Wine industry trends

Organic and biodynamic wines are slowly but surely becoming more popular, with demand led by Scandinavian countries like Sweden and Norway, both countries which legislate that a certain amount of organic wine must be available.

The market is still very small but it’s growing in other markets around the world and Mr Barclay said that when it does take off, Australia is well placed to capitalise on it, with a relatively large amount of grapes grown fitting the bill, particularly from regions such as Riverland, South Australia.

“We have the resources, the global markets haven’t really awakened yet to that scene,” he said.

It’s a similar story with grape varieties that are less common on Australian soil than in Europe, grapes like tempranillo, sangiovese and viognier.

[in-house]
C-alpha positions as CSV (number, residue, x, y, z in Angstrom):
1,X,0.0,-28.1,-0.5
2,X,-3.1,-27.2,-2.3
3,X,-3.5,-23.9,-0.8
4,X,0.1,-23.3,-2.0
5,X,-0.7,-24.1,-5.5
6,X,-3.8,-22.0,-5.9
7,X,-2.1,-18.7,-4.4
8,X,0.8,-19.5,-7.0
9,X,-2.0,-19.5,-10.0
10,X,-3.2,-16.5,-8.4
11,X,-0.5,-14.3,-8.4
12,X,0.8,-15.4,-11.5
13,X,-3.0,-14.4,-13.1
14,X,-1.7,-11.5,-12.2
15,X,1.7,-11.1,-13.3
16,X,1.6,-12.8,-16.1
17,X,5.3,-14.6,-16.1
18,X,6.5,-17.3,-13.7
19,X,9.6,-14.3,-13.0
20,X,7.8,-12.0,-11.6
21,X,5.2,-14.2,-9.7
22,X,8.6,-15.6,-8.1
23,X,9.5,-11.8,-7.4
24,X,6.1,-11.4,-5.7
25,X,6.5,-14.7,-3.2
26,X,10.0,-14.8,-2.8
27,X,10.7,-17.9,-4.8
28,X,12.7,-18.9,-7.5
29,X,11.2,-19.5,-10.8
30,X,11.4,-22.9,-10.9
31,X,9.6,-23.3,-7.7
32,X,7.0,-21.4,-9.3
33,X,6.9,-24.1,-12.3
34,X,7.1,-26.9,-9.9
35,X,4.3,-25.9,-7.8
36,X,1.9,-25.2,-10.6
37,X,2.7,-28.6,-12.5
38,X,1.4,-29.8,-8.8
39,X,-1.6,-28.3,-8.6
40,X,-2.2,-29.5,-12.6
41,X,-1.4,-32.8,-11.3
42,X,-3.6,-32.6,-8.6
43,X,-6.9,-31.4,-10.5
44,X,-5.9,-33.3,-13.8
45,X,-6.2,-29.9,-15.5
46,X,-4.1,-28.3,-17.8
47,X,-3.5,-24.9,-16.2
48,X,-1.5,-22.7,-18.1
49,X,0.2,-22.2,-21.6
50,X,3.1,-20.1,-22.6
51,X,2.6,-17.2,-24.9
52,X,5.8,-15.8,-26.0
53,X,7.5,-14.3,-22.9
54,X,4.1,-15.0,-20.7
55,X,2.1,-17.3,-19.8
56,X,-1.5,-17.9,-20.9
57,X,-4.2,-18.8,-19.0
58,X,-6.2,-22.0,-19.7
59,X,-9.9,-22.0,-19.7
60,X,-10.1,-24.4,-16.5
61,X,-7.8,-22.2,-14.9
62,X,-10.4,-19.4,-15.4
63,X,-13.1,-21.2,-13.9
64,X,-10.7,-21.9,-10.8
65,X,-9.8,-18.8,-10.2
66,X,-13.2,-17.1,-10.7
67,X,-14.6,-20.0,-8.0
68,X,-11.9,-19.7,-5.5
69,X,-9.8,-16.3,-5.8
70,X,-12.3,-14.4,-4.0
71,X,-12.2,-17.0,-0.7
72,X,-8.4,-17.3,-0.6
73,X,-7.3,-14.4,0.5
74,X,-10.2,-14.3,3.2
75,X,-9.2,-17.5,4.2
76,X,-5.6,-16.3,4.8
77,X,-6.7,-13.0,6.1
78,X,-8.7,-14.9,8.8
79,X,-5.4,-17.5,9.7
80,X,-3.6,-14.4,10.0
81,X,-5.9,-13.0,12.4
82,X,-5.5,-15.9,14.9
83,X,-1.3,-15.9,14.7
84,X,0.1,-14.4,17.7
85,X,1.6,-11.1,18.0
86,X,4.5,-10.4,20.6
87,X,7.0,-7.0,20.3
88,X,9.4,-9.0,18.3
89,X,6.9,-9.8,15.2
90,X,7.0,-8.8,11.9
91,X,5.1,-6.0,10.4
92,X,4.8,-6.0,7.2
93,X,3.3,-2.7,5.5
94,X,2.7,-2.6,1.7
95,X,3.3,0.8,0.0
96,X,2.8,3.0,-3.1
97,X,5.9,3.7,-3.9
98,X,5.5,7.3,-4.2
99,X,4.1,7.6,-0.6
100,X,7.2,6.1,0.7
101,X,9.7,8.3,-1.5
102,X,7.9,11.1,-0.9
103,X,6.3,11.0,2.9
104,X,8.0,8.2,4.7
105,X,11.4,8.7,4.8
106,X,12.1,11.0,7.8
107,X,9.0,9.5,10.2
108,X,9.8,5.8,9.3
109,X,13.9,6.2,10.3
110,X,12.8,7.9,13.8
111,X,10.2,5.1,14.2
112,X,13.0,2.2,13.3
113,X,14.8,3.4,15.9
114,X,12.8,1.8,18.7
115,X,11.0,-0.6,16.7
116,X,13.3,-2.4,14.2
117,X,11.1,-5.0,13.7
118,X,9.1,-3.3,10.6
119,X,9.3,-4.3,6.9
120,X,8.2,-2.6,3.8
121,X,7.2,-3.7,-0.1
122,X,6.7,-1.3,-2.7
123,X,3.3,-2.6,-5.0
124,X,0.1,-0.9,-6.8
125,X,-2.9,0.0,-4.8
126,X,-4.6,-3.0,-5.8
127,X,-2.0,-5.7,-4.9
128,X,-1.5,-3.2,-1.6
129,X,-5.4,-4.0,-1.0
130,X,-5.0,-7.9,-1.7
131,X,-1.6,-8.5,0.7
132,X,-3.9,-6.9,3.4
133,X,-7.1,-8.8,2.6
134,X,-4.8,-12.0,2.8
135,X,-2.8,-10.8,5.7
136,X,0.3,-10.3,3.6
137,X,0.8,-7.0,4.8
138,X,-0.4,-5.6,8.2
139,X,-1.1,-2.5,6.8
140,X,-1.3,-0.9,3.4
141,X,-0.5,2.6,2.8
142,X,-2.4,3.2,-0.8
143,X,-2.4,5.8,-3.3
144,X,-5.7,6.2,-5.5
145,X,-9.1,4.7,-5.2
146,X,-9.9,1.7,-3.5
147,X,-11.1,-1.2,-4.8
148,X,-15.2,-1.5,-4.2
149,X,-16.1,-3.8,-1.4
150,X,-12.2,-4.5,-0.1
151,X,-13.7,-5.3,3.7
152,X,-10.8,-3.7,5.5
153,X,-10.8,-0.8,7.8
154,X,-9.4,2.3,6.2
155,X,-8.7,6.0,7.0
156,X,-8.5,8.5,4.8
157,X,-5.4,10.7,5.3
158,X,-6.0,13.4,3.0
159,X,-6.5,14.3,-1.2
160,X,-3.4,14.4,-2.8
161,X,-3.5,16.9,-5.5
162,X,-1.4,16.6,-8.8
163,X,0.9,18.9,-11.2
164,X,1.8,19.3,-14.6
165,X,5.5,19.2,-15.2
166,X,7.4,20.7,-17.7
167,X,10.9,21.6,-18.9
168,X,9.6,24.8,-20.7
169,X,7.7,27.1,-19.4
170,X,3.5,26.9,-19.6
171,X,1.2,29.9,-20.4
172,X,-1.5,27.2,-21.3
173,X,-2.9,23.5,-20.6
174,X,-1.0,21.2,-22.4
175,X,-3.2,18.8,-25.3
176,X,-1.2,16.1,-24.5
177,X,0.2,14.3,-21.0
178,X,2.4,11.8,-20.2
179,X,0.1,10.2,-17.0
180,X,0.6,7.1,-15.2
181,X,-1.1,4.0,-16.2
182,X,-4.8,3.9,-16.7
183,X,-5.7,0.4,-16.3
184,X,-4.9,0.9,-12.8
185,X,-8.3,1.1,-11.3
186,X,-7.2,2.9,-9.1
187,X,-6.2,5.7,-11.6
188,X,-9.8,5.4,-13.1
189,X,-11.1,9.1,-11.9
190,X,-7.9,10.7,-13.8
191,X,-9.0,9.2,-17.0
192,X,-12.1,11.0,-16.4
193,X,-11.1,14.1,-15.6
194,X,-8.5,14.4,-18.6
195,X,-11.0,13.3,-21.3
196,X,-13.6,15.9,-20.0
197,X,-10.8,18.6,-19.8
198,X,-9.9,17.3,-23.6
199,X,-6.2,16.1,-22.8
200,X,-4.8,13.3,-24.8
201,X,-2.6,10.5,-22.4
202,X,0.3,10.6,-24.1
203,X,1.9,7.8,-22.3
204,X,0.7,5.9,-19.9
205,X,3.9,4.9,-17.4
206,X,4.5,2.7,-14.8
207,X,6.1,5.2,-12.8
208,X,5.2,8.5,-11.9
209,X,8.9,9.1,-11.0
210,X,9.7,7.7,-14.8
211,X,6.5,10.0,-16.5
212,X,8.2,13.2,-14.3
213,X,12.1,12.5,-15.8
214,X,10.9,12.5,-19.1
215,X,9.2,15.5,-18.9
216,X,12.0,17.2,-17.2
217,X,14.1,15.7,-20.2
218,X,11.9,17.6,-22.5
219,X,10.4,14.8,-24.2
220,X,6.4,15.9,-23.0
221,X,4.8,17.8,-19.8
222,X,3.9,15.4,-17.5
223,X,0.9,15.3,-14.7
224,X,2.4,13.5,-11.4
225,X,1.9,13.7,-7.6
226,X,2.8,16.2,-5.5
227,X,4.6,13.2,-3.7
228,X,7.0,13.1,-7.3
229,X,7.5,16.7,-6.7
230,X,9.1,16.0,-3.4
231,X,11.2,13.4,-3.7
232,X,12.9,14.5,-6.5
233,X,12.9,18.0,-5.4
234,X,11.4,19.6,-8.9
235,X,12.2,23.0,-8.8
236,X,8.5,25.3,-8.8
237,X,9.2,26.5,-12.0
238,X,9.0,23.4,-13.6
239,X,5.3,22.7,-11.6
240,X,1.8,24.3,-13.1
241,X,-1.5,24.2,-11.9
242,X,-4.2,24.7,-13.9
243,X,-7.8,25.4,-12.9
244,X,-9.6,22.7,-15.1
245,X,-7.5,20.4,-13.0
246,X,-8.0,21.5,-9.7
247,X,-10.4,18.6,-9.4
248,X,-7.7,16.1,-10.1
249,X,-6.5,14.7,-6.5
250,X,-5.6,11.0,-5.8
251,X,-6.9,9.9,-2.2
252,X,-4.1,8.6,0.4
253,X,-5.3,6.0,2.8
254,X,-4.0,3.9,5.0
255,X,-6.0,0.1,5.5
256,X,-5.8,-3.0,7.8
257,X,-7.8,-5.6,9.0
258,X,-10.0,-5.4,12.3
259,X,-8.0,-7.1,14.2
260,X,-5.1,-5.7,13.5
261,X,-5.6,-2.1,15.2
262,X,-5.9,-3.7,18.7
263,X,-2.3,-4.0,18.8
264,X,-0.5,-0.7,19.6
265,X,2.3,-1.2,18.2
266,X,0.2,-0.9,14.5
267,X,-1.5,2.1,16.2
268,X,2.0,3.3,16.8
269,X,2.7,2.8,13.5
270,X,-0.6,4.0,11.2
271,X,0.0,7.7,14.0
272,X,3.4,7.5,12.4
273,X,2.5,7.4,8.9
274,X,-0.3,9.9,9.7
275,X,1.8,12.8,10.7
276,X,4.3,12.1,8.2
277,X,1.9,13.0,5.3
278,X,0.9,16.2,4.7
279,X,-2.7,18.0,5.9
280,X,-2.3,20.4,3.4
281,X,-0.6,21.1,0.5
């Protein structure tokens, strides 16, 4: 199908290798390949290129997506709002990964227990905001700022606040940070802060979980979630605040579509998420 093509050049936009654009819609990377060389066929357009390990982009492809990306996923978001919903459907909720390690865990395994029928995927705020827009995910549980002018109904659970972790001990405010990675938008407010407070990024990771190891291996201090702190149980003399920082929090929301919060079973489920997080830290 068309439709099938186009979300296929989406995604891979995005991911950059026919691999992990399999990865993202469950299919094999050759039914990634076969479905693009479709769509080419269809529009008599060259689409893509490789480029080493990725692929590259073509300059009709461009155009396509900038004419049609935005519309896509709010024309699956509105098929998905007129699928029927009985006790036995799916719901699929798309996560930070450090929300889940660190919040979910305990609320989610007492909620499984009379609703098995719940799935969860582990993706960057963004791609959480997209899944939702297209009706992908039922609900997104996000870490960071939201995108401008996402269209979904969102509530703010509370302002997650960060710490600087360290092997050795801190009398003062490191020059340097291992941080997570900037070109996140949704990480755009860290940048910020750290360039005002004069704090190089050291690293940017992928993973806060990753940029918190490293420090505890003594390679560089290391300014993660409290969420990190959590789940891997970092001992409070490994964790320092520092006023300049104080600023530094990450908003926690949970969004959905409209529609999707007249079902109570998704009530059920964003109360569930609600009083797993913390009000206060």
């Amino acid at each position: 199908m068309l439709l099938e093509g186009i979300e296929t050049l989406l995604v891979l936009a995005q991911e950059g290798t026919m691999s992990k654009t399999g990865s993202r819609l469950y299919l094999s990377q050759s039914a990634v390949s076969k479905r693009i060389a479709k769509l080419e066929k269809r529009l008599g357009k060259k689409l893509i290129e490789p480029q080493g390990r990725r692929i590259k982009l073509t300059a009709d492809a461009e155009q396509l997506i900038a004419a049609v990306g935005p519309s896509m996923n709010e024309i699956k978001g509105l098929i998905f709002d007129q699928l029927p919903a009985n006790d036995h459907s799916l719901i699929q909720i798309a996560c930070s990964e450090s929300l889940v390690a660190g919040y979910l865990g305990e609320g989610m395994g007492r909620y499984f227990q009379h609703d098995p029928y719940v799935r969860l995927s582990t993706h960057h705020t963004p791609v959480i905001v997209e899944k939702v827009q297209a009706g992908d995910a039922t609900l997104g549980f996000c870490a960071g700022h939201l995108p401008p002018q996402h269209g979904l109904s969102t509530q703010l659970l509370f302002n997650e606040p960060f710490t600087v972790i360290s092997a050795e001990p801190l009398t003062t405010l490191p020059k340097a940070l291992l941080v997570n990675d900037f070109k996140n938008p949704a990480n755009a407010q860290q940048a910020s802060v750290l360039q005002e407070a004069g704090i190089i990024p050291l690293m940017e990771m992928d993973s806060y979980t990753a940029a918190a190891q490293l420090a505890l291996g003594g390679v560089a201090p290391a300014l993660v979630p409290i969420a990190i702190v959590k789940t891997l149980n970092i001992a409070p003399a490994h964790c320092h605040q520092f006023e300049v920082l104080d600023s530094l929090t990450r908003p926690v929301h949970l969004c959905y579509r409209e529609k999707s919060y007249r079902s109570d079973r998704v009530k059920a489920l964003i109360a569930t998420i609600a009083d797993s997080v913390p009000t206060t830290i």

“There’s a global appetite for these varietals but markets don’t necessarily think of Australia producing those varietals.”
Shiraz, cabernet, chardonnay, reisling and sauvignon blanc are still the big hitters when it comes to Australian wine production, where it’s for domestic consumption or export.

Interestingly there are signs that the ABC backlash (Anything But Chardonnay) is on the wane, in other countries at least.
The character of Aussie chardonnays has undergone sea change in the past decade; there’s less oak and much more complexity with regional characters really showing through.

This seismic shift hasn’t gone unnoticed by UK sommeliers, who have been enthusiastically knocking it back.

“It seems to be increasing in awareness again. In the UK everyone is talking chardonnay up at the moment,” Mr Barclay said.
“We’ve had lots of interest from the UK and sommeliers. The rhetoric around is that Australia is producing some of the best chardonnay at the moment but it’s still under pressure domestically.”

Despite this burst of British enthusiasm for chardonnay, Mr Barclay said chardonnay was unlikely to overtake sauvignon blanc any time soon. As well as being hugely popular in Australia, sauvignon blanc has also made in-roads into the American and Chinese markets.